en? Let my children speak, their father will listen."
With the last words all excitement seemed to pass from him, and the face of Great Oak assumed that immovable expression which rendered it so impossible to surmise what really were his thoughts or wishes. The murmuring wails of the women in remembrance of War-Eagle and the threatening tomahawks that were shaken at the prisoners, all ceased as slowly the first Chief again rose to speak.
"Let our brother, the young brave who followed where War Eagle led, and returned with prisoners and trophies to appease his mourning people--let the Black Snake speak, that we may know how to counsel our father."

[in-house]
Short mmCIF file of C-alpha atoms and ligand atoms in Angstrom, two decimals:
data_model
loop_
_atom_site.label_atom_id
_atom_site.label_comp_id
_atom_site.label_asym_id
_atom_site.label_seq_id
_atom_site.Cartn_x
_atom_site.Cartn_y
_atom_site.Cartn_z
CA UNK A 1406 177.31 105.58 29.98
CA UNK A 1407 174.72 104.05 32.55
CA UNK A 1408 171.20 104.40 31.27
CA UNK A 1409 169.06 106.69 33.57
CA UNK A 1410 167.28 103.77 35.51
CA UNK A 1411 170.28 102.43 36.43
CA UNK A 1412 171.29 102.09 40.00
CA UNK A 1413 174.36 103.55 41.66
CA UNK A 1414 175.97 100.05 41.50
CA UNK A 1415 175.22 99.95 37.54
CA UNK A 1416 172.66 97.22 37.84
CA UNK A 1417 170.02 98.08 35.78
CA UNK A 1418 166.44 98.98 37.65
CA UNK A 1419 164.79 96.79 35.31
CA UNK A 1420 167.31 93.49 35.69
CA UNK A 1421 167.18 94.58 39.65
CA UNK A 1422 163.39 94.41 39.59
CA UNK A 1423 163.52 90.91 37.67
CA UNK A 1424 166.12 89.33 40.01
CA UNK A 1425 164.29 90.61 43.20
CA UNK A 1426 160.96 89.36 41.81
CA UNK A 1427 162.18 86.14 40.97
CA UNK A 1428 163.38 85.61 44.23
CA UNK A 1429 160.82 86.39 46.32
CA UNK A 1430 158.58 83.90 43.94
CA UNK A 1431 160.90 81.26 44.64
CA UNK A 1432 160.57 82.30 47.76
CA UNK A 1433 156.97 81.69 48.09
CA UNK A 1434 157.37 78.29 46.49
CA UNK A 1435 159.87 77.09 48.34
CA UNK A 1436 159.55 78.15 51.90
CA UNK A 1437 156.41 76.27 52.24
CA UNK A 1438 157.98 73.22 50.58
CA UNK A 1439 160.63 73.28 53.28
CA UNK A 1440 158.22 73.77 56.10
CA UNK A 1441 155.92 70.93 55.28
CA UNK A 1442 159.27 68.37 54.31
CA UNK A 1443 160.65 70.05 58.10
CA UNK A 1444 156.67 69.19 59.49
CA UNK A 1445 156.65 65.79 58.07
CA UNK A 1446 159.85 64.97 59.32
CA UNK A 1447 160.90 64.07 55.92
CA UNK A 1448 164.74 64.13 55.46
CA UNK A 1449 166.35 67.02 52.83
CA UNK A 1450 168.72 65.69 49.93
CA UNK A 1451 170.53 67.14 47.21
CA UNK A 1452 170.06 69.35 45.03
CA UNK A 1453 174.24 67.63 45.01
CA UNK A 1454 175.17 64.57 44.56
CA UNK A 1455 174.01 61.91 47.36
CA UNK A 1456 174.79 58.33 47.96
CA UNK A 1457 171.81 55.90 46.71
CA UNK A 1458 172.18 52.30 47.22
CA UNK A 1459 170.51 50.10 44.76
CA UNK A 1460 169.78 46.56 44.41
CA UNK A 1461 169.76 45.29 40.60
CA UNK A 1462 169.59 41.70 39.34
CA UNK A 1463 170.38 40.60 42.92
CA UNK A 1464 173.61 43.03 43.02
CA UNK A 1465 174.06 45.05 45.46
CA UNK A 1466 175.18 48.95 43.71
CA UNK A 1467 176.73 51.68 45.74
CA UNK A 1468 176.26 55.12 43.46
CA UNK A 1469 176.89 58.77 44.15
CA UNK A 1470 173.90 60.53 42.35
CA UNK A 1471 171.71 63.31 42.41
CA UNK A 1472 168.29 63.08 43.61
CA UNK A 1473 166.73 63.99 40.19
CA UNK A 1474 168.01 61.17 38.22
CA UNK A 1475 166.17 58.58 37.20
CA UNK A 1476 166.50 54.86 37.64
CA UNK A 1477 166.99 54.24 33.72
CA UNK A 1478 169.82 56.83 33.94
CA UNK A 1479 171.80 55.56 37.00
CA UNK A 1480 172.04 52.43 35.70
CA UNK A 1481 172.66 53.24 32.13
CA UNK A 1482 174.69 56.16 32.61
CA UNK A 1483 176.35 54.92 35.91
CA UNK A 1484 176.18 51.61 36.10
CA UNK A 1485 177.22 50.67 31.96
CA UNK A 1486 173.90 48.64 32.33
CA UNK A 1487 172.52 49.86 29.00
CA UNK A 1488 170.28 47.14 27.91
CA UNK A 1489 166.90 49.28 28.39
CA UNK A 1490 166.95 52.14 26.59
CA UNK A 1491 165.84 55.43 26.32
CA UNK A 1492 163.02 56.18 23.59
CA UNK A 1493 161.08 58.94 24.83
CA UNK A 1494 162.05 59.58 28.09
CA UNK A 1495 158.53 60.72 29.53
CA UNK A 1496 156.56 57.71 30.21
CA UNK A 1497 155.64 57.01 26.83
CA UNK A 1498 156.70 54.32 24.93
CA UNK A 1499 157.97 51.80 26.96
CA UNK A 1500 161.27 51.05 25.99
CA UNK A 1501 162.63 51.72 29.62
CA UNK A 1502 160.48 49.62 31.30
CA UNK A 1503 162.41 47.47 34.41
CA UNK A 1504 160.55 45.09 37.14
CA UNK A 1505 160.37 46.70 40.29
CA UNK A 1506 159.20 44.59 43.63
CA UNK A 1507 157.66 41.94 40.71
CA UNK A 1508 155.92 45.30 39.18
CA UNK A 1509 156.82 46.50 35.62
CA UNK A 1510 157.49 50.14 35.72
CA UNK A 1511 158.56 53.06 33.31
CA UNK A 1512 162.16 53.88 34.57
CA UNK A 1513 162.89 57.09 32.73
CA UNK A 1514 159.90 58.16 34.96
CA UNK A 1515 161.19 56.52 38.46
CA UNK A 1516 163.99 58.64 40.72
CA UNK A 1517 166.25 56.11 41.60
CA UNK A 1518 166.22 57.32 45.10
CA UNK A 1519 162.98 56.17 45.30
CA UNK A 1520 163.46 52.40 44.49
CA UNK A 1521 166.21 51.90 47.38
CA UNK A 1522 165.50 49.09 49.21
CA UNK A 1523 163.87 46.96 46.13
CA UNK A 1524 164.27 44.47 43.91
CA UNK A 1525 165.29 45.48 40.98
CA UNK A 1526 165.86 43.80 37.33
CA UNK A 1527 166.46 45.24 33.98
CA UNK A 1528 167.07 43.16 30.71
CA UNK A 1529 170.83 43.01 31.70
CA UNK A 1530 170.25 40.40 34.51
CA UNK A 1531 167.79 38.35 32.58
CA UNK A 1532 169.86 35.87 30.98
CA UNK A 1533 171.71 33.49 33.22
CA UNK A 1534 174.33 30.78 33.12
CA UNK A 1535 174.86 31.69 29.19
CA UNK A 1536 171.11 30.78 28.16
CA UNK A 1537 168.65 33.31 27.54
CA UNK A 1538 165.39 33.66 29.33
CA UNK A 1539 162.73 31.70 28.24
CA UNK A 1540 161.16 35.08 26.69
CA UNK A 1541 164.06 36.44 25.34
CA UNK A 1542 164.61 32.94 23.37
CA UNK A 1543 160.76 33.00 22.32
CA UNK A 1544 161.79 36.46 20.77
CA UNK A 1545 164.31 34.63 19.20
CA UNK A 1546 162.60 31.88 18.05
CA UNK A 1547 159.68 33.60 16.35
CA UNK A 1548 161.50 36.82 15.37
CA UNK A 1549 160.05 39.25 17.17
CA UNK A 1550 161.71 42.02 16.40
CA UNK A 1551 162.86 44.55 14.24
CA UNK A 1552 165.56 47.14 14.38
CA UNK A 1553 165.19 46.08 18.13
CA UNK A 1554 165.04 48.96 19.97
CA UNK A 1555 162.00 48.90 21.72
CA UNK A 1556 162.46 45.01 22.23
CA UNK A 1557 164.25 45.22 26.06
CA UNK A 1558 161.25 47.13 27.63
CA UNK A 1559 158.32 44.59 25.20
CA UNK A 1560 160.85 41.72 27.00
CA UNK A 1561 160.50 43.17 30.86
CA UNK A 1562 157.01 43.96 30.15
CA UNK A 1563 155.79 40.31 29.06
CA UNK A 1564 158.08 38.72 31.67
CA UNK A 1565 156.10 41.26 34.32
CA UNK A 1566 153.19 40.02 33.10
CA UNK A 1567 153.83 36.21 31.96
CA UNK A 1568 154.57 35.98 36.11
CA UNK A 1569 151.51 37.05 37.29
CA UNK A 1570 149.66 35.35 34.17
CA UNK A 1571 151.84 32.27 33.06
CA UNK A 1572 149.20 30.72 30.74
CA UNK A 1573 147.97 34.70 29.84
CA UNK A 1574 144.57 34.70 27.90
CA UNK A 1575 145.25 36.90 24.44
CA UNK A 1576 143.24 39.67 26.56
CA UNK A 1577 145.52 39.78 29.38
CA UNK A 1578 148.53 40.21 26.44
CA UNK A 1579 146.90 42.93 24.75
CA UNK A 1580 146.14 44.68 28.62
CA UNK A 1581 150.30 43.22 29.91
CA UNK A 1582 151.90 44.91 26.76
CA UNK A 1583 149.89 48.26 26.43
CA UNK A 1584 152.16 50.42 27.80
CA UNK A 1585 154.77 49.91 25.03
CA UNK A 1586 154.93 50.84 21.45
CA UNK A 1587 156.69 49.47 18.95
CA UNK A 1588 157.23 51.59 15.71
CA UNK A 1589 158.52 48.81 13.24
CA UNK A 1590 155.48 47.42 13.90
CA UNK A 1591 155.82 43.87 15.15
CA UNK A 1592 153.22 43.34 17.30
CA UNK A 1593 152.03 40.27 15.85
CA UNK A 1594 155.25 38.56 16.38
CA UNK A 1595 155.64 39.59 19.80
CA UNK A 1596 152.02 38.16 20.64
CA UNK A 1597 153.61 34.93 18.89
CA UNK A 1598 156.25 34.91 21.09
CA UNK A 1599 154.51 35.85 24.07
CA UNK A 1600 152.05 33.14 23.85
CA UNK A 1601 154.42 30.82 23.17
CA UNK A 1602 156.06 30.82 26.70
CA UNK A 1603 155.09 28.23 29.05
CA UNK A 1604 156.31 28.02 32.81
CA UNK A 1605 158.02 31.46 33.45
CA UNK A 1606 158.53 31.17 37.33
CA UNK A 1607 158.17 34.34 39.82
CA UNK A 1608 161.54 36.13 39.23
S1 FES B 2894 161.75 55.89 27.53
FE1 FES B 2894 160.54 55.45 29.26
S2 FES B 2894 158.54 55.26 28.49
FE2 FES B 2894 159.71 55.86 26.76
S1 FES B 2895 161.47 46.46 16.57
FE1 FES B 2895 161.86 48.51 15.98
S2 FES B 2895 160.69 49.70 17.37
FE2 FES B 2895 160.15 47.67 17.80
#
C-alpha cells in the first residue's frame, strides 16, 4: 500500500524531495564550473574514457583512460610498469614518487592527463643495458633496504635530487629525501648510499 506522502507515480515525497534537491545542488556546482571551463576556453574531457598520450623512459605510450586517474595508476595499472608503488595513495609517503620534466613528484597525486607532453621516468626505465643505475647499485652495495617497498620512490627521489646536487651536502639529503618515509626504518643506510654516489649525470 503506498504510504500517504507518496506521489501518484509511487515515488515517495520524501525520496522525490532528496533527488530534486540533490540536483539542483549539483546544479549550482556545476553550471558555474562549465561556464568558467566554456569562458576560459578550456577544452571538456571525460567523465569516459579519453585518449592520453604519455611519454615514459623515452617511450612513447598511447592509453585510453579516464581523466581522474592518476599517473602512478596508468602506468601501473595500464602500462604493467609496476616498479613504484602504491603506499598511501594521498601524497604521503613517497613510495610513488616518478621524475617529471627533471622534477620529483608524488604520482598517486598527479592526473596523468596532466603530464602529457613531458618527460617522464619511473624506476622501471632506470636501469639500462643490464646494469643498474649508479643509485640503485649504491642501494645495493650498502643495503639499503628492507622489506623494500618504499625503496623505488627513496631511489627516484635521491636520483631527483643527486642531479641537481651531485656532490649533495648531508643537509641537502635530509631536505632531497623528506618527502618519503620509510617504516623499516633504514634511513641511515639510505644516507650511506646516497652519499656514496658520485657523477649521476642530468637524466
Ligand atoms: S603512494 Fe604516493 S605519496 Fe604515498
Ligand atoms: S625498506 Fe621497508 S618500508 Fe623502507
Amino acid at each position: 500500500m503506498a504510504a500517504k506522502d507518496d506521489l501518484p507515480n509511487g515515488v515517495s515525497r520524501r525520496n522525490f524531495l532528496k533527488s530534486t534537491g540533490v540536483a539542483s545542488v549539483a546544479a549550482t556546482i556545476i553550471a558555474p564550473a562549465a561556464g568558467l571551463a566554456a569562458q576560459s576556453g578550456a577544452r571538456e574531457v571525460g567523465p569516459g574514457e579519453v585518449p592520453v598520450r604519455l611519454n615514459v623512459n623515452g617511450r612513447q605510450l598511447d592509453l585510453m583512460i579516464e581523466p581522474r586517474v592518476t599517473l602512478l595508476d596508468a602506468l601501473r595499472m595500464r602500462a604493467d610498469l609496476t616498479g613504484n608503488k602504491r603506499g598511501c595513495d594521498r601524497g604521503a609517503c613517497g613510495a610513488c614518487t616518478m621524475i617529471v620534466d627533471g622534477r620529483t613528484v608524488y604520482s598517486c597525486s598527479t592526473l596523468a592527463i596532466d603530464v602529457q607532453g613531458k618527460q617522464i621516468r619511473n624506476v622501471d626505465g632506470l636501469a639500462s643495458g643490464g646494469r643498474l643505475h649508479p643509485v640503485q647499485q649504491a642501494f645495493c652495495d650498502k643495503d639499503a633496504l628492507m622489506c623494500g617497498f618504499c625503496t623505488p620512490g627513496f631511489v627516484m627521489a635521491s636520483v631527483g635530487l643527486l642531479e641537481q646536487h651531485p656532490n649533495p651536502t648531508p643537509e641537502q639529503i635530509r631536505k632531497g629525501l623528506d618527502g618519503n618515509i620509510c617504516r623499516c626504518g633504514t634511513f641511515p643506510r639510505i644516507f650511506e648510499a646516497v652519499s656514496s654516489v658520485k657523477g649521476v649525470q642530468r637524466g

[Illustration: BLACK SNAKE.]
The eyes of the young warrior thus alluded to flashed with fierce delight--his nostrils dilated with strong emotion. Passing with a haughty stride in front of the Chiefs, displaying to all the bloody trophies at his side, without dignity or feeling, but in an excited, vindictive manner, he gave an exaggerated account of the fo